Millions of dollars in prospective mining royalties have been frozen by an administrator, but a Port Augusta-based group is taking legal action to overturn the situation.

DISPUTE: Former Adnyamathanha Traditional Lands Association chairman and representative of some common law holders Vince Coulthard attended the court hearing in Adelaide.
DISPUTE: Former Adnyamathanha Traditional Lands Association chairman and representative of some common law holders Vince Coulthard attended the court hearing in Adelaide.

First steps have been taken to legally release what could ultimately be millions of dollars in mining royalties that are being withheld from Adnyamathanha community members based around Port Augusta.

Action was launched in the Supreme Court in Adelaide on Thursday before Judge Dart who heard preliminary discussion of an application for an injunction against the activities of the administrator of the Adnyamathanha Traditional Lands Association.

In a long-running wrangle, the administrator, Peter McQuoid, earlier this year asked uranium miner Heathgate Resources and Quasar to withhold royalties until he is given access to the association's Rangelea trust's financial records.

Now Rangelea, backed by some common law holders led by former association chairman Vince Coulthard, has lodged an interlocutory application in the court to disallow Mr McQuoid's instructions to the miners and release the payments to Rangelea amounting to about $260,000 monthly.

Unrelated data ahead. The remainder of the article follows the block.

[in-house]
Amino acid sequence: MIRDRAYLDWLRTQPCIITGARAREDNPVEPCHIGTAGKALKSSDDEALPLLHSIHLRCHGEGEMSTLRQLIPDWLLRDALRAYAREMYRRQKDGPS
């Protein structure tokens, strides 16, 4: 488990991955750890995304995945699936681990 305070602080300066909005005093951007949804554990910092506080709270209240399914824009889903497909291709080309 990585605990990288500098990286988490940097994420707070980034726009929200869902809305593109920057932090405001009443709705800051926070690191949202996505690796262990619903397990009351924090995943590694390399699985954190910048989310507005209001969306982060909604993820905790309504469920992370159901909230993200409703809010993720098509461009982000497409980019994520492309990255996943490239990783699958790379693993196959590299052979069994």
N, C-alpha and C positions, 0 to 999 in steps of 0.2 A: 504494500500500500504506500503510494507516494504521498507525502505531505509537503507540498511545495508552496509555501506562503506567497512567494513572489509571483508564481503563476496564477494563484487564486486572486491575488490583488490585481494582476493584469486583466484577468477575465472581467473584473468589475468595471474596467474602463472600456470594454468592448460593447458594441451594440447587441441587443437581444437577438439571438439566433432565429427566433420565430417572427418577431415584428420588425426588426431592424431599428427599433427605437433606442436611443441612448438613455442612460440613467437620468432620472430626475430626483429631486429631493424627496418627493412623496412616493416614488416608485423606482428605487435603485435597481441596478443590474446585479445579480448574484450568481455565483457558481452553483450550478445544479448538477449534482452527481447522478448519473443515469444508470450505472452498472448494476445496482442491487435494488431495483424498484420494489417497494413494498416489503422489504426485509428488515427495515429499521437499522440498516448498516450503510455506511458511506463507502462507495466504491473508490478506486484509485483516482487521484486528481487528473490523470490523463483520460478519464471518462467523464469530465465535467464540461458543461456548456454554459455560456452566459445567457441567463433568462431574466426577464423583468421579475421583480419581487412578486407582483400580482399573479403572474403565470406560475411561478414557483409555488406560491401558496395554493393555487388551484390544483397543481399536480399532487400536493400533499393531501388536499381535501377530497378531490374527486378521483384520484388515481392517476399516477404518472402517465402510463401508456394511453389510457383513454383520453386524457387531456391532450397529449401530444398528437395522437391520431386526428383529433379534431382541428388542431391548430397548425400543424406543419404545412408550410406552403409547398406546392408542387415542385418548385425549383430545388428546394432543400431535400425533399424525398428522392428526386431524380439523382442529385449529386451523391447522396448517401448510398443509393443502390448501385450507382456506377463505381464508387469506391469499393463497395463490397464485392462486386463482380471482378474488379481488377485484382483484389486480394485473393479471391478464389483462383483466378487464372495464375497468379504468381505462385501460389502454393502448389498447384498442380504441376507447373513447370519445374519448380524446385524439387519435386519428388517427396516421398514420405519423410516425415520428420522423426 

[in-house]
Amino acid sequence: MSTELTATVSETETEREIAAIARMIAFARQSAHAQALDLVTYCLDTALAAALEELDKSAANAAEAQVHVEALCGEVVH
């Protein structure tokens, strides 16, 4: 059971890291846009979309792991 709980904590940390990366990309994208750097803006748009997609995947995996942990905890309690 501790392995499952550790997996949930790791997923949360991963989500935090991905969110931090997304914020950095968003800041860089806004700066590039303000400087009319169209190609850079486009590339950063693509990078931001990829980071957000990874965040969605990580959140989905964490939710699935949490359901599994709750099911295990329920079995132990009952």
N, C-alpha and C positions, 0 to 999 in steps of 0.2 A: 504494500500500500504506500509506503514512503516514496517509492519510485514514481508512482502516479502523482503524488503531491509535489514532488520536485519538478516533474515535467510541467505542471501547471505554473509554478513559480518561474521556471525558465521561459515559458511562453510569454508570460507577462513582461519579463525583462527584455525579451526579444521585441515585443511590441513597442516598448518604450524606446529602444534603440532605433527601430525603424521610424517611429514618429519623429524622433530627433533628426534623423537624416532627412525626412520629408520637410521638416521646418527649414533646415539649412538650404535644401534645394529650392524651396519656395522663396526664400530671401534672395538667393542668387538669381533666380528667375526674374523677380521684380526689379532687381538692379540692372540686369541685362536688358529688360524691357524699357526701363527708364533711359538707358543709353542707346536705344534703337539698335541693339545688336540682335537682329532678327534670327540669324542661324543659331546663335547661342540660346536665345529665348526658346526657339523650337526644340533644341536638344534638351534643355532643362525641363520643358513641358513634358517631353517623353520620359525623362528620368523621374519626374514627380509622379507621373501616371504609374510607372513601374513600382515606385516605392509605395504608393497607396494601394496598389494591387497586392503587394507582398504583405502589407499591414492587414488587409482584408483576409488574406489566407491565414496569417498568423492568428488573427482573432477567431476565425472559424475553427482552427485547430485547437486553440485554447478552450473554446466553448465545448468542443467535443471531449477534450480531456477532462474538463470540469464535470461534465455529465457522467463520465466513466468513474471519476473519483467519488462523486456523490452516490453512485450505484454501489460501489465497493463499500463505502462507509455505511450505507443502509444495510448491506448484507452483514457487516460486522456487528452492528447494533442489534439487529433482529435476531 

Judge Dart adjourned the hearing to July 26 when he will take further submissions on the application.

The miners were represented by legal counsel, Rangelea had its lawyers and Mr McQuoid appeared before the court by telephone link from Queensland.

Mr McQuoid later described the matter as a "preliminary directions hearing", saying all parties would now have the opportunity to read documents and lodge affidavits.

He agreed the matter was heading towards an injunction case.

Meanwhile, Mr Coulthard, who represents some Adnyamathanha common law holders, said Mr McQuoid had frozen the royalties without consulting Native Title holders.

"It is a disgruntled, very small minority advising the administrator. It is time to take appropriate action against this," he said.

He said Rangelea was outside the association's jurisdiction because it was not registered under the Aboriginal Associations and Corporations Act, but was registered under the Australian Securities and Investment Commission.

"The Office of the Registrar of Indigenous Corp[orations and its administrator have stepped out of line here," he said.

"Rangelea has on its books almost 3000 members while the association represents only 800.

"The administrator and the office have not gone back to the people, the common law holders."

Native Title and human rights lawyer Tim Campbell said the legal action on Thursday was the first step towards Rangelea's obtaining an injunction.

"The legal costs could be large because solicitors and barristers are involved and unfortunately it appears that the Adnyamathanha people may have to pay those legal costs indirectly," he said.

"It is a serious legal action and could be resolved by mediation. As far as I understand it I don't believe it has been set down for mediation.

"The matter has been adjourned so that more evidence can be given to the court. Once they get that evidence, it will be set down for argument for trial."


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